While our obligations to northern communities and people are spelled out in contractual agreements, Dominion Diamond strives to meet both the letter and the spirit of those commitments.
We maintain regular dialogue with communities around our mining operations, recognizing that our presence can bring both opportunities and concerns for residents. It is important to share information on mine operations, new projects, business and employment opportunities, and wildlife and environmental initiatives. And it is essential to listen, discuss, and incorporate feedback into our plans and activities.
At the Ekati mine, we are guided by the Ekati Mine Engagement Plan, which outlines well-established activities that build on practices developed during the early days of the mine. We hold regular community and Impact Benefit Agreement (IBA) meetings, workshops, and site visits, and we involve elders and IBA youth in Traditional Knowledge and environmental monitoring projects. Environmental reports are submitted to the Wek’èezhìi Land and Water Board (WLWB), all of which are posted to the WLWB’s public registry where any party can provide comment or questions.
The main topic of discussion in recent meetings related to the proposed Jay Project. We shared our plans and project status, conducted site visits, collaborated on studies, and answered questions. A prime example was the Tłı̨chǫ What’aa Project, in which Tłı̨chǫ elders studied varying properties of natural eskers close to Mesa Lake to identify community-based concepts that may be useful in the planning, construction and reclamation of mine waste rock piles.
As part of our commitment to keeping communities informed, both the Ekati mine and the Diavik mine publish annual reports related to their socio-economic performance. The reports are posted to our website and can be downloaded here:
The Ekati mine has commitments under a Socio-Economic Agreement (SEA) with the Government of the Northwest Territories that has been in place since 1996, prior to our acquisition of the mine. These commitments relate to employment, community development, and business opportunities for northerners and northern Aboriginal residents. Our 2014 highlights are presented below. The Dominion Diamond 2014 Socio-Economic Agreement Report provides performance details.
- Dominion Diamond employed 549 northern residents, of which 62% were northern Aboriginal, exceeding our SEA target of 50%.
- We strive to maintain positive working relationships with northern contractors to build capacity for northern businesses, and to have a positive impact on the northern economy.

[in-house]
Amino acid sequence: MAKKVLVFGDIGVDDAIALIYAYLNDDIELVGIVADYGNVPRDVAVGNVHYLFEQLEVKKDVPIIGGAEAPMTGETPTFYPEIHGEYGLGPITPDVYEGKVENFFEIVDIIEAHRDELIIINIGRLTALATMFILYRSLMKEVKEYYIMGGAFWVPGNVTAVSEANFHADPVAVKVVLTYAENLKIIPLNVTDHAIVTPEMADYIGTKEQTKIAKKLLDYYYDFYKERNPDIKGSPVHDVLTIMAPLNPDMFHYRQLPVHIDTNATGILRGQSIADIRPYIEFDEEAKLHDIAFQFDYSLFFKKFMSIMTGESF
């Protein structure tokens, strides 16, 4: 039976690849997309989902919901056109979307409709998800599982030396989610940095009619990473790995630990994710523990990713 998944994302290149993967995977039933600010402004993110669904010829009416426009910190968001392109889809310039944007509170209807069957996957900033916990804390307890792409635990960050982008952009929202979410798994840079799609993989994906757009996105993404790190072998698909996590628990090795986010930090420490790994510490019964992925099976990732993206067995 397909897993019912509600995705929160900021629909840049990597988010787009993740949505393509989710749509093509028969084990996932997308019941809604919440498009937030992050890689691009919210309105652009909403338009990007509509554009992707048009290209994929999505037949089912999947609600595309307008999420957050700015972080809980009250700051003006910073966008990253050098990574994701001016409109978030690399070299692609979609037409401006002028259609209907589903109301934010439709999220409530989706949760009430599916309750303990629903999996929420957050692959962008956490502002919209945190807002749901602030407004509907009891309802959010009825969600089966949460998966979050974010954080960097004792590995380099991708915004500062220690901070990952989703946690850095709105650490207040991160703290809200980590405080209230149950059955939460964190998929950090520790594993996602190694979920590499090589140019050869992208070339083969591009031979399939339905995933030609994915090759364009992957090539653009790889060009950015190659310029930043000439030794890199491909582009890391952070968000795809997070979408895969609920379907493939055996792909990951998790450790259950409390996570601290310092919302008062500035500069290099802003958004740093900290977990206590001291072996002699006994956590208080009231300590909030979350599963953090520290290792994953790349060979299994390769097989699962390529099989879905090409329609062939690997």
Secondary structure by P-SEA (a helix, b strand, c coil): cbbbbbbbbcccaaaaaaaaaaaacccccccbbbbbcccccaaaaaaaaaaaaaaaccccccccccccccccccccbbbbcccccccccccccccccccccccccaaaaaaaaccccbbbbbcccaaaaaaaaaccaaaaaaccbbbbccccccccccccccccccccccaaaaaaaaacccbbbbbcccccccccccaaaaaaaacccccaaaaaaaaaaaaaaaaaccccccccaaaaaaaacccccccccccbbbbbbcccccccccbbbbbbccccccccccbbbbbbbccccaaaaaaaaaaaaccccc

- Aboriginal-owned businesses and joint ventures have secured numerous contracts at the Ekati mine, including contracts for mining services, explosives and blasting supply, catering, transportation services, janitorial services, as well as freight, cargo, and mail transportation services.
- In 2014, Dominion Diamond spent over $276 million in the North, with 28% ($78.6 million) going directly to Aboriginal businesses.
- The majority of the Ekati mine’s 2014 northern expenditure went into three categories:
- Earth moving equipment (through Finning, Sandvik, and Atlas Copco)
- Freight, cargo, and mail transport (through BBE, Tli Cho Logistics/Ventures West, Tli Cho Landtran, First Air, and Northcan Freighters)
- Underground mining, surface drilling, and blasting services (through Kete Whii/Procon, Polar Explosives, McCaw North Drilling & Blasting, and Major Drilling)
Ekati Mine 2014 Expenditure by Priority Group
|Priority Group||Expenditure||Percentage of total Expenditure|
|Northern Aboriginal||$79 million||17%|
|Northern Non-Aboriginal||$198 million||44%|
- Through the Ekati Plus Community Development Program, we provide financial and in-kind support to northern initiatives that are innovative and have a long-lasting impact on the people and communities of the North. Our efforts include funding Traditional Knowledge activities in order to promote and support First Nations, Inuit, and Métis heritage; investing in the future of the North by supporting youth education and literacy initiatives; and funding emergency youth shelters. See page 27 of the Dominion Diamond 2014 Socio-Economic Agreement Report for a list of the groups supported.
- In 2014, Dominion Diamond contributed over $5 million to Northern communities through IBA payments, IBA scholarships, and donations in the Northwest Territories and Nunavut.
- Diavik Diamond Mine also contributes approximately $5 million annually to local communities through Participation Agreements with Aboriginal communities, community projects, donations, and scholarship funding, of which Dominion Diamond contributes 40%, or $2 million. See page 25 of the Diavik Diamond Mine 2014 Sustainable Development Report for details.
- In India, we have a smaller presence than in Canada. Nevertheless, our employees volunteer in the community, and we make donations to community projects, usually by contributing to customers’ initiatives. We recently created a CSR Committee to study the best way for Dominion Diamond to provide support. Through this process, we identified clean drinking water as a community priority that we would like to support on our own, and we are developing a program to meet that goal.